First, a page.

Eden Ridgway's Blog

.Net and Web Development Information

  Home :: Contact :: Syndication  :: Login
  105 Posts :: 1 Stories :: 78 Comments :: 3 Trackbacks


Article Categories


Post Categories



Since I don't have the time or the inclination to write one massive blog posting evaluating all the alternative approaches and tools for test driven development, I have decided to break this topic into several small posts. What I'm trying to get to is practical examples of how one might use the free frameworks to enable a test first approach to development. To get the ball rolling, I think the starting point must be the .Net unit testing frameworks out there:

  • nUnit - This one needs no introduction. It is the correct de facto standard for unit testing in .Net. There are several projects that expand this framework, such as:
    • nUnitAsp - We've used this in several projects, but at the end of the day it ended up being a good way to smoke test our pages because of the effort required to write the scripts. This project really needs a recorder.
    • nUnitForms - A windows forms UI testing framework with a recorder.
    • nUnitX - Uses attributes to extend nUnit (and MbUnit) to allow for seamless database rollbacks.
  • mbUnit - This framework allows for the nesting of tests and supports data driven testing. Some interesting comments and regarding nUnit and MbUnit can be found at this blog posting. Another two articles/postings you may want to read are: MbUnit: Generative Unit Test Framework or the abbreviated version at Understanding MbUnit Architecture.
  • csUnit - Why bother really. This is not a mainstream unit testing framework and it doesn't seem to offer any advantages over any of the others. They claim that they offer different features to the other unit testing frameworks, but don't bother to tell us what those are. In general nUnit is better supported by a variety of other tools.
  • nMock - Allows one to isolate testing by creating dummy (or mock) objects. You could then use this stub as a reference object on the class that you are trying to test. Say a WorkQueue relied on a UserProfile object when returning a list of work queues. You would want to set the UserProfile up as a mock object to isolate the WorkQueue logic and check that the calls going to UserProfile from WorkQueue.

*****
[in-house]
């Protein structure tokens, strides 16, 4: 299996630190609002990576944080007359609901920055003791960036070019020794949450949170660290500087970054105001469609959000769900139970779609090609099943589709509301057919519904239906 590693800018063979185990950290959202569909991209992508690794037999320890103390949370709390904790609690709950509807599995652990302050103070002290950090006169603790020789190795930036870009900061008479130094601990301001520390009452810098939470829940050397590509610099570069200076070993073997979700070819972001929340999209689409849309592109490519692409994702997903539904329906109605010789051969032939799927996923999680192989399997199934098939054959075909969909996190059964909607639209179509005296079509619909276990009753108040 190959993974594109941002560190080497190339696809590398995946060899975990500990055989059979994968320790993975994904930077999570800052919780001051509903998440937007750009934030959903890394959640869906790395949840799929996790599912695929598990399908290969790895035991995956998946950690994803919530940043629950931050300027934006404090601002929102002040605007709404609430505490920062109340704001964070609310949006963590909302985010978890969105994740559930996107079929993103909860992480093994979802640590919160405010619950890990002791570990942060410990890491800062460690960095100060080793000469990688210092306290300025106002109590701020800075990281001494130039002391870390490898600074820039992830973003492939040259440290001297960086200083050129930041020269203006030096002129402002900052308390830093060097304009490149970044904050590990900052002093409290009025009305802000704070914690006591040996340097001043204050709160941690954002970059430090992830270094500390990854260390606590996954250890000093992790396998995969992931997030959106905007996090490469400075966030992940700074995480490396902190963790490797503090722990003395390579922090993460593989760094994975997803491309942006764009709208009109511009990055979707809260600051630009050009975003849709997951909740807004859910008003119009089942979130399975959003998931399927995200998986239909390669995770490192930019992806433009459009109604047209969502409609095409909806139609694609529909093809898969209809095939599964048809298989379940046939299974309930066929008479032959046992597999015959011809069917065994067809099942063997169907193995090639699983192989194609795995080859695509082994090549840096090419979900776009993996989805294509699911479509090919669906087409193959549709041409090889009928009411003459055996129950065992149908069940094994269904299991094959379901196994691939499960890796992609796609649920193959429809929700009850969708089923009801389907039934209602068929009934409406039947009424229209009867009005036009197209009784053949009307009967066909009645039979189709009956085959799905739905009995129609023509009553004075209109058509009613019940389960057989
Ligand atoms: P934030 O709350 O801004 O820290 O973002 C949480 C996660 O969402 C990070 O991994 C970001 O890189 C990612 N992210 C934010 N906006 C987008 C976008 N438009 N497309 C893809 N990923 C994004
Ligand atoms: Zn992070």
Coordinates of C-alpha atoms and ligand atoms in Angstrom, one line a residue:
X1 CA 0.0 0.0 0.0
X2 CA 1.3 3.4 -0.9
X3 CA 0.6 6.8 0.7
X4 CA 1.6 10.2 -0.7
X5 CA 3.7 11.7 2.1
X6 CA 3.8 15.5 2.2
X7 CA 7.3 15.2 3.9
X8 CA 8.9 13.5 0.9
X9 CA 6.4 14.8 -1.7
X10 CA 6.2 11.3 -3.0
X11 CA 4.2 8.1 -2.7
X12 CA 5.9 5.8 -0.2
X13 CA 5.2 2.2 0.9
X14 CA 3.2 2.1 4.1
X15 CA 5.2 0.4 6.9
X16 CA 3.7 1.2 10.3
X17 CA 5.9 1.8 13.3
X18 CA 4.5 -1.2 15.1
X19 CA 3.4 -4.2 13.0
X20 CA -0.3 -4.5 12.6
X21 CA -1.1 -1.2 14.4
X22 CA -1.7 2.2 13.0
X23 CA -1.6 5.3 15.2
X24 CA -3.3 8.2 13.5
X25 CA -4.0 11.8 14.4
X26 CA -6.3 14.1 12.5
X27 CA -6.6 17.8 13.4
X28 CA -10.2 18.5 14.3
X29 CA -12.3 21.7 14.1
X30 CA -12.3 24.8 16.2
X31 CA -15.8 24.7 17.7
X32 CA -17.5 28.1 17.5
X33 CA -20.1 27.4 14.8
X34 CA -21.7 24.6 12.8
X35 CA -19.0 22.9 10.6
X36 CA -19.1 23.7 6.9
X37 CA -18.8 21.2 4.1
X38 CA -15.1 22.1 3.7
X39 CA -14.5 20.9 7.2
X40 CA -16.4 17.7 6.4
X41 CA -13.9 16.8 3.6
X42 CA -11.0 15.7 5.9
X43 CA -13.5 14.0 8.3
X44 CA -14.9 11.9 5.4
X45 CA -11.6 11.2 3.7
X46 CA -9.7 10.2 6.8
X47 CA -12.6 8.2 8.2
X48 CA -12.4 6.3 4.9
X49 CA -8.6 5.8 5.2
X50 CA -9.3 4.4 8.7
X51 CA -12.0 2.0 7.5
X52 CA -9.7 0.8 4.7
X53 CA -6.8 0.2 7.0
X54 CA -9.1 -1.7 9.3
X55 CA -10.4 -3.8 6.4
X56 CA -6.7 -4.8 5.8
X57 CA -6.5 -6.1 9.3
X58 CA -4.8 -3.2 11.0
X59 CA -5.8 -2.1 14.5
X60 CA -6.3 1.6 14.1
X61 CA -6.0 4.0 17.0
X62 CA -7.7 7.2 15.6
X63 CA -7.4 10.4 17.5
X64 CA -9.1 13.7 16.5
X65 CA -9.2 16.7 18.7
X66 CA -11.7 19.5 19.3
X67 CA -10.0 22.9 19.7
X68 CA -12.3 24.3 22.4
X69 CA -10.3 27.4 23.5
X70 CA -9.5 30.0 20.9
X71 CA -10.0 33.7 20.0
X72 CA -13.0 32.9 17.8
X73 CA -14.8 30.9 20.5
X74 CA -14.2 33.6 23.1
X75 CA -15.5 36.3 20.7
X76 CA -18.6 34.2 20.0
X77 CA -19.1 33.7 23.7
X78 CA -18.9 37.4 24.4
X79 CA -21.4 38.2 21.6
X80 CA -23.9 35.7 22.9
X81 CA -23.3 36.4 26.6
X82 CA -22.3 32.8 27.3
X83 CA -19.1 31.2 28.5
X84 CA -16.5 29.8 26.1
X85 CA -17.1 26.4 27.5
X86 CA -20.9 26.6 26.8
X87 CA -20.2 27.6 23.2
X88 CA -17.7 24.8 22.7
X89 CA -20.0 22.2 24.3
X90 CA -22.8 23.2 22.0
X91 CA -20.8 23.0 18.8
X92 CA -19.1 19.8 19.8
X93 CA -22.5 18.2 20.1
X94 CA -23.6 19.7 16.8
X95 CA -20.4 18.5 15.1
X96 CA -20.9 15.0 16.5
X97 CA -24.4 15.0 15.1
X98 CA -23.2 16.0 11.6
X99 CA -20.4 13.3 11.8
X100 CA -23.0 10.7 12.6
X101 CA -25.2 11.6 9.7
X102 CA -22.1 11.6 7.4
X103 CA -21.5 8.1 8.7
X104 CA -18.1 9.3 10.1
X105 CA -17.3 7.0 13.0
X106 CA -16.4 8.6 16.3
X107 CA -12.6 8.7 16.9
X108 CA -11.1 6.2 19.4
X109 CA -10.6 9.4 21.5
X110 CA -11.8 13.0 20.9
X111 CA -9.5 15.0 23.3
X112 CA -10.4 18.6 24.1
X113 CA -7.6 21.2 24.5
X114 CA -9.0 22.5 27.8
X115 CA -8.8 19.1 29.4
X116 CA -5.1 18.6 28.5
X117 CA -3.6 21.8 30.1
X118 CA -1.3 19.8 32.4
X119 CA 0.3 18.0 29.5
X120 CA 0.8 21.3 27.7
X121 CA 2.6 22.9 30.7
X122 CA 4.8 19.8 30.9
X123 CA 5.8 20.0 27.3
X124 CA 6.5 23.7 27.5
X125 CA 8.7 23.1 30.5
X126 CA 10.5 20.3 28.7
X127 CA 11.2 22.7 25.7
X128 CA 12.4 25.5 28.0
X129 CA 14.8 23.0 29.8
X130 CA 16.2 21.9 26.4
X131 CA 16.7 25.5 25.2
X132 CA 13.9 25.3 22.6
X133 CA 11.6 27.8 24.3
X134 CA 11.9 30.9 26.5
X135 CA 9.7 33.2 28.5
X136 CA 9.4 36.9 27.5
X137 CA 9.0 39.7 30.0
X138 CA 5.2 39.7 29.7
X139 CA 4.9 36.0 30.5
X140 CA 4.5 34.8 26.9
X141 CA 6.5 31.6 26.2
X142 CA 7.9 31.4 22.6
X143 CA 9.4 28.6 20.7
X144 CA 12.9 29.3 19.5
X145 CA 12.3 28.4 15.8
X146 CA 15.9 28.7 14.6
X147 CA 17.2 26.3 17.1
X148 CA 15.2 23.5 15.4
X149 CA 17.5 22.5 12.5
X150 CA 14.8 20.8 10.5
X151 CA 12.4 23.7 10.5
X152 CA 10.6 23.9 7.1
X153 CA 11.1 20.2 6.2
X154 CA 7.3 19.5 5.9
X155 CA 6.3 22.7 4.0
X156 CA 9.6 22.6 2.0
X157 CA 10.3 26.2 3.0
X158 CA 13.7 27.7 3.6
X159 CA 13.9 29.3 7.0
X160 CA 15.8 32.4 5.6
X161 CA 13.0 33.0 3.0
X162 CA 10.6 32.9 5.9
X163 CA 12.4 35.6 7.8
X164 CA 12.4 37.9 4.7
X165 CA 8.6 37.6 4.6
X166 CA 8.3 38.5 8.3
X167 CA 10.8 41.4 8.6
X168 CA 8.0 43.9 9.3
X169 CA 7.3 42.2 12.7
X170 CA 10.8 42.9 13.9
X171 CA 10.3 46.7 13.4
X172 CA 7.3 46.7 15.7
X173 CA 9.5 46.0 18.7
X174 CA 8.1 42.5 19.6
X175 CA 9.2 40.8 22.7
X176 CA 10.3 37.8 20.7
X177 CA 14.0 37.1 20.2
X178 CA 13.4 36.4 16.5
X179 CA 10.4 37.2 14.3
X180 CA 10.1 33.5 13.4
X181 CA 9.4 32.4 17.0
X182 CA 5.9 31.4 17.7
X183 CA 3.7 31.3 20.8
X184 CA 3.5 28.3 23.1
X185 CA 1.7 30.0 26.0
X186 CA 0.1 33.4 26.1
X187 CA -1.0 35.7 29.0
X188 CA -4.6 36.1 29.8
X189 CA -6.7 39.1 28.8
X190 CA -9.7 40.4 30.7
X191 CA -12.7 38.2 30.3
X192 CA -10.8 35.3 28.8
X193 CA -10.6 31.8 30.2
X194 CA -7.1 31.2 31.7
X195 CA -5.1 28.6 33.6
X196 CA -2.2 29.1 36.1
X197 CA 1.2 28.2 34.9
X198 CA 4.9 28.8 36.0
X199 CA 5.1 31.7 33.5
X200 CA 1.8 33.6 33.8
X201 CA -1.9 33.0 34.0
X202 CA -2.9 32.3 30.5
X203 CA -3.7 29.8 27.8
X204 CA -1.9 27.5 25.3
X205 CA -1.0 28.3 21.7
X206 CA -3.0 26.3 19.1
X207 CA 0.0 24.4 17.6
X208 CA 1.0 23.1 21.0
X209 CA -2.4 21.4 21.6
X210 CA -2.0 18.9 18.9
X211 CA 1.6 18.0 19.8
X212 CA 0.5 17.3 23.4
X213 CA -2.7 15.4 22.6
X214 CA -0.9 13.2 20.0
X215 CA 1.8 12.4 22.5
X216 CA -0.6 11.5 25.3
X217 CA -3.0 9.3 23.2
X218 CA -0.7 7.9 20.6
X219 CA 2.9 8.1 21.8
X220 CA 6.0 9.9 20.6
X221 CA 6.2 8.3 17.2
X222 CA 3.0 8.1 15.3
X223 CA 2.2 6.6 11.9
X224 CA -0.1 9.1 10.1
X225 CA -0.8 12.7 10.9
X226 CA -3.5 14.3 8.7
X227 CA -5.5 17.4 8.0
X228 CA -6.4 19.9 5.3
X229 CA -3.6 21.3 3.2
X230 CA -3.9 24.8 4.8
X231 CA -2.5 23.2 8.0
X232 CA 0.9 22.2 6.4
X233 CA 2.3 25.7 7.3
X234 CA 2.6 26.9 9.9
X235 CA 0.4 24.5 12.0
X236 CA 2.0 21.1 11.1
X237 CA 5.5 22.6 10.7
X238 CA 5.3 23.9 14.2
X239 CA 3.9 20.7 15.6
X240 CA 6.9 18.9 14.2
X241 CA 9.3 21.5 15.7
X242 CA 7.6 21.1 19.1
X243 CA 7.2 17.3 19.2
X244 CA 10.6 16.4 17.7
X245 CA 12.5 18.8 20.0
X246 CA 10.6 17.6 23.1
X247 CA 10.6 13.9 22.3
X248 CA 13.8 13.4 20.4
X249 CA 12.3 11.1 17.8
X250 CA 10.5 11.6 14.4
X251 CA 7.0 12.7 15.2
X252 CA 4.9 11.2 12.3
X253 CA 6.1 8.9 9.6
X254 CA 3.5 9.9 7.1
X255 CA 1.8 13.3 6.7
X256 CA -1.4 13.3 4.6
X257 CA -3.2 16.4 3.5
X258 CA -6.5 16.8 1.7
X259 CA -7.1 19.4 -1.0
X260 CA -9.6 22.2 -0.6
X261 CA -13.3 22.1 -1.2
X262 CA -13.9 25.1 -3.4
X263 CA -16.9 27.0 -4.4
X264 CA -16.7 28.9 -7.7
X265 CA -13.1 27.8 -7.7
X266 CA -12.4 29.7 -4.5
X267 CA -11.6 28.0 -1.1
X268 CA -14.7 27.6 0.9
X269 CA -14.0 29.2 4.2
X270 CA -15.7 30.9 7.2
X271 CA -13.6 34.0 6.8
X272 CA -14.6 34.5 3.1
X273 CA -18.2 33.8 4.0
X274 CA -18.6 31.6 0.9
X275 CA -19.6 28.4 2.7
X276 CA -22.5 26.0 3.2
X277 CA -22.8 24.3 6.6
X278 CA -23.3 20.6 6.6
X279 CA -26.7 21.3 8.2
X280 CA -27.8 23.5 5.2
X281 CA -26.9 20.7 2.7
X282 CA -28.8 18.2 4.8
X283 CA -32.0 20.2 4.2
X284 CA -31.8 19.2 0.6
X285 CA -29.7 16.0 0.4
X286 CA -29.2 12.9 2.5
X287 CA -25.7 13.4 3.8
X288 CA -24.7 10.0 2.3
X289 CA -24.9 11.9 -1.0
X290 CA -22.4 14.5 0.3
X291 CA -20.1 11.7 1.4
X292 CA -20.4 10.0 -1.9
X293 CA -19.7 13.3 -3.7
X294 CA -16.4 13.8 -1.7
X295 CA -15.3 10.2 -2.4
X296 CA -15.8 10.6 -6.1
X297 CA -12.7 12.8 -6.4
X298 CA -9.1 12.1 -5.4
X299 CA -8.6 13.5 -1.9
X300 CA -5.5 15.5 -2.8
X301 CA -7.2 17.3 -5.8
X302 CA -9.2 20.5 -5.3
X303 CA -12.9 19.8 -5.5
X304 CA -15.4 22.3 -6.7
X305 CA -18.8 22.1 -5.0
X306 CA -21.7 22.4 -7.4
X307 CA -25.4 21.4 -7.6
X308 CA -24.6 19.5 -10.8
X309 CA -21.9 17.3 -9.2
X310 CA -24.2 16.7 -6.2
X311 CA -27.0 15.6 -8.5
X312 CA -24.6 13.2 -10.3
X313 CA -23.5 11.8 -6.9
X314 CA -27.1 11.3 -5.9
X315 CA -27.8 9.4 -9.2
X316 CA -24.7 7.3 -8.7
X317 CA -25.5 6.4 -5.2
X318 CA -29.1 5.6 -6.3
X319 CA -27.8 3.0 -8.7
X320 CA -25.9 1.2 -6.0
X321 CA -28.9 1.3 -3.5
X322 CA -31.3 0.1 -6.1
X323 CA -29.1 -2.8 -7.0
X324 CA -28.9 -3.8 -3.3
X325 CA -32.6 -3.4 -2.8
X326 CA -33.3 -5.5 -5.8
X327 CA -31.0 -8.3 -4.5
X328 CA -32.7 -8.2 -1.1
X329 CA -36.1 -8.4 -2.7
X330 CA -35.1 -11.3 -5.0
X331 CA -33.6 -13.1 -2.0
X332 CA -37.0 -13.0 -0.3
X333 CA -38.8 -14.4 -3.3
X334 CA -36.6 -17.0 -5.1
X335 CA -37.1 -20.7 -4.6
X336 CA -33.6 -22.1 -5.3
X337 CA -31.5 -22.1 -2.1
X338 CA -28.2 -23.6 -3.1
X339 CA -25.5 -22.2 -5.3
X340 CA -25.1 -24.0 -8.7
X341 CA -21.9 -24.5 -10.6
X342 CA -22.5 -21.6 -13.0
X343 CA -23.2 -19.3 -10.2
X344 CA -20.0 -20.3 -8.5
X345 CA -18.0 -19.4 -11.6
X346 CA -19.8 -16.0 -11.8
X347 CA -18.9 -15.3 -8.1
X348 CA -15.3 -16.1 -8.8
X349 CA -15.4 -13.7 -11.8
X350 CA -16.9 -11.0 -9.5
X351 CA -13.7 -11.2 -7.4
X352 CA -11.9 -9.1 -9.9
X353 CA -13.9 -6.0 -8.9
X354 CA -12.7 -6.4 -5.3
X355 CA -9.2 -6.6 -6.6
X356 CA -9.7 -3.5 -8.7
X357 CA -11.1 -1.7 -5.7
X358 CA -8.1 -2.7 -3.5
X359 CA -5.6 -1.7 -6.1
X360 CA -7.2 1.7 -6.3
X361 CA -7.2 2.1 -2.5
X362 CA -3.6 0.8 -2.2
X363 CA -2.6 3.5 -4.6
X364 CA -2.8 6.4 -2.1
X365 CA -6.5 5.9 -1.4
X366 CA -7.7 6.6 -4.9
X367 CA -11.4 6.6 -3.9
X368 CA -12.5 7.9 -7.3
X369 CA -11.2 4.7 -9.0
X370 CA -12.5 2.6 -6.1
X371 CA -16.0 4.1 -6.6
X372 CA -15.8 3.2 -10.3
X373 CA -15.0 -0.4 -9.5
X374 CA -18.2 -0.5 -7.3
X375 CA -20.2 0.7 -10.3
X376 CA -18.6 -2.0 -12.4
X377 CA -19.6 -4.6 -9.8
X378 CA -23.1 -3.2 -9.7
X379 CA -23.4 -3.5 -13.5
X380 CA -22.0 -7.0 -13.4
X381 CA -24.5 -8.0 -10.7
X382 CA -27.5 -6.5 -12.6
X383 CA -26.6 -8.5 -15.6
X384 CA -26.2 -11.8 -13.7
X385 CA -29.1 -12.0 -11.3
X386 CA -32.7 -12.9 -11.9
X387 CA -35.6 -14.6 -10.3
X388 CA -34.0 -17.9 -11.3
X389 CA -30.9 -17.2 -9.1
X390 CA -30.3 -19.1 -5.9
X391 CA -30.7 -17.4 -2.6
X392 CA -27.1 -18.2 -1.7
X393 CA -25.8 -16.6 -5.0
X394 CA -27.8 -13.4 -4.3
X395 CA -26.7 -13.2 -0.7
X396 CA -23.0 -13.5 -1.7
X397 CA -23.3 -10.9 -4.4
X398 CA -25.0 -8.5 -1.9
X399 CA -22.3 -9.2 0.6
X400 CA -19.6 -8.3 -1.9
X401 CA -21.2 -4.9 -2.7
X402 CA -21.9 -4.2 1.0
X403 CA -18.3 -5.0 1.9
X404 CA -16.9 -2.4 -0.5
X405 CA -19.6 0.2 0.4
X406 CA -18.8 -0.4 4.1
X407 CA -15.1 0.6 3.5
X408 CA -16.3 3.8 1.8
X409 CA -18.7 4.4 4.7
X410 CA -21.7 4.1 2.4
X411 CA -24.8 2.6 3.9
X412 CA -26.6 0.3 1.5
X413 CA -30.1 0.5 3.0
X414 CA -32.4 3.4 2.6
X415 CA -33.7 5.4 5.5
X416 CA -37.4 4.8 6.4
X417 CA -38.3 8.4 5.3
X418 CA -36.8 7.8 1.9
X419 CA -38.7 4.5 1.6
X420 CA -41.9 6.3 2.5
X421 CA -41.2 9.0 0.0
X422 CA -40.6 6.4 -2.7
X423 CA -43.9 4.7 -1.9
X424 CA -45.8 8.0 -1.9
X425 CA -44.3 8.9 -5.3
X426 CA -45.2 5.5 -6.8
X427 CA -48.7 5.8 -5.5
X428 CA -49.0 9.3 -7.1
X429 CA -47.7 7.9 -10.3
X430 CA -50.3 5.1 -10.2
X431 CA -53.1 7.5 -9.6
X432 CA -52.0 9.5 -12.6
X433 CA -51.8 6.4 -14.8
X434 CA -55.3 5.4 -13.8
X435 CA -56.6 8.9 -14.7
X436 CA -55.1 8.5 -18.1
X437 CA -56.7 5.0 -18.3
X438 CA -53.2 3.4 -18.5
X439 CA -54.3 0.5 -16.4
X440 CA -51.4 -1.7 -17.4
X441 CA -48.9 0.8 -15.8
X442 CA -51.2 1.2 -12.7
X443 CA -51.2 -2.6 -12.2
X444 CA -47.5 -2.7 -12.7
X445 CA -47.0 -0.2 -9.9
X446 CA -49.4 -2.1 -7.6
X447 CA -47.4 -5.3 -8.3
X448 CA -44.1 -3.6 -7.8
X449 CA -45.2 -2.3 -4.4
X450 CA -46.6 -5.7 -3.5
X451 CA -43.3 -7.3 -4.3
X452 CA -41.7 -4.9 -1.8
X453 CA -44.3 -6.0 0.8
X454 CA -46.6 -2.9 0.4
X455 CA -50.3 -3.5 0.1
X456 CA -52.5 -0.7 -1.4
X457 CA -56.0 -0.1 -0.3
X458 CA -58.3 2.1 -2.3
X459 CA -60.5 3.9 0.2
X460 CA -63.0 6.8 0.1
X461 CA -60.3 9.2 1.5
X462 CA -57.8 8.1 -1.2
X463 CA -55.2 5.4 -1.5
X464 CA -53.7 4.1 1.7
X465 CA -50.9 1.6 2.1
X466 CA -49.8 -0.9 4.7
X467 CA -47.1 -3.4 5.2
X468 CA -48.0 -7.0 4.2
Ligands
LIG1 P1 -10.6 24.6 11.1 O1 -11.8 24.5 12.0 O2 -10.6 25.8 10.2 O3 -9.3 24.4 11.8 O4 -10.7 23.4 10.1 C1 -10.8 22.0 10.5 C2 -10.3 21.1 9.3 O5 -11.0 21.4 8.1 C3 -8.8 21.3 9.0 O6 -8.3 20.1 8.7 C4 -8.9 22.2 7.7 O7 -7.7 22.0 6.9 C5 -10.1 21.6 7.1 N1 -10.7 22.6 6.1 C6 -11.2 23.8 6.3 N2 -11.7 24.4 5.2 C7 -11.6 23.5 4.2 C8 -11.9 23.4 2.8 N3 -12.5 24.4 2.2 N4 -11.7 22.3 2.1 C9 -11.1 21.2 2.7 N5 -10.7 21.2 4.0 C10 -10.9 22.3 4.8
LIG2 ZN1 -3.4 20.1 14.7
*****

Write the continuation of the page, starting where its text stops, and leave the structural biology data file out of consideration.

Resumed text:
• DotNetMock - Can't really see what it offers that is different from nMock. I have not downloaded the code to check it out though.
  • EasyMock.Net - A port of the Java EasyMock framework.
  • RhinoMock - From the site: "Rhino.Mocks is an attempt to create easier way to build and use mock objects and allow better refactoring support from the current tools. It's a hybrid approach between the pure Record/Replay of EasyMock.Net's model and NMock's expectation based model. Rhino.Mocks originated from EasyMock.Net and attempt to improve on their model to create easy to use and power mocking framework."
  • TypeMock - Allows you to mock any concrete class without refactoring your code and contains an expectation recording facility. The standard edition is free.
  • Fitnesse - Allows you to take User Acceptance Tests to the next level by having a wiki where tables can be used to drive tests and expected results

A good related source of information is on Model Based Testing. This site has a ton of white papers that I must start reading at some point. A related CodeProject posting about developing a Production Grammar Framework is also worth skimming.

The next posting will look at some Test First Guidelines from experts and then on to practical implementation of all of the above (taking some ideas from the CodeProject article Test-Driven Development in .Net)

I asked a friend of mine from the UK, Grant Drake, to give me his thoughts on test driven development and he decided to respond to my post with a posting of his own. It really is a good read.

posted on Sunday, July 10, 2005 4:56 AM
Comments have been closed on this topic.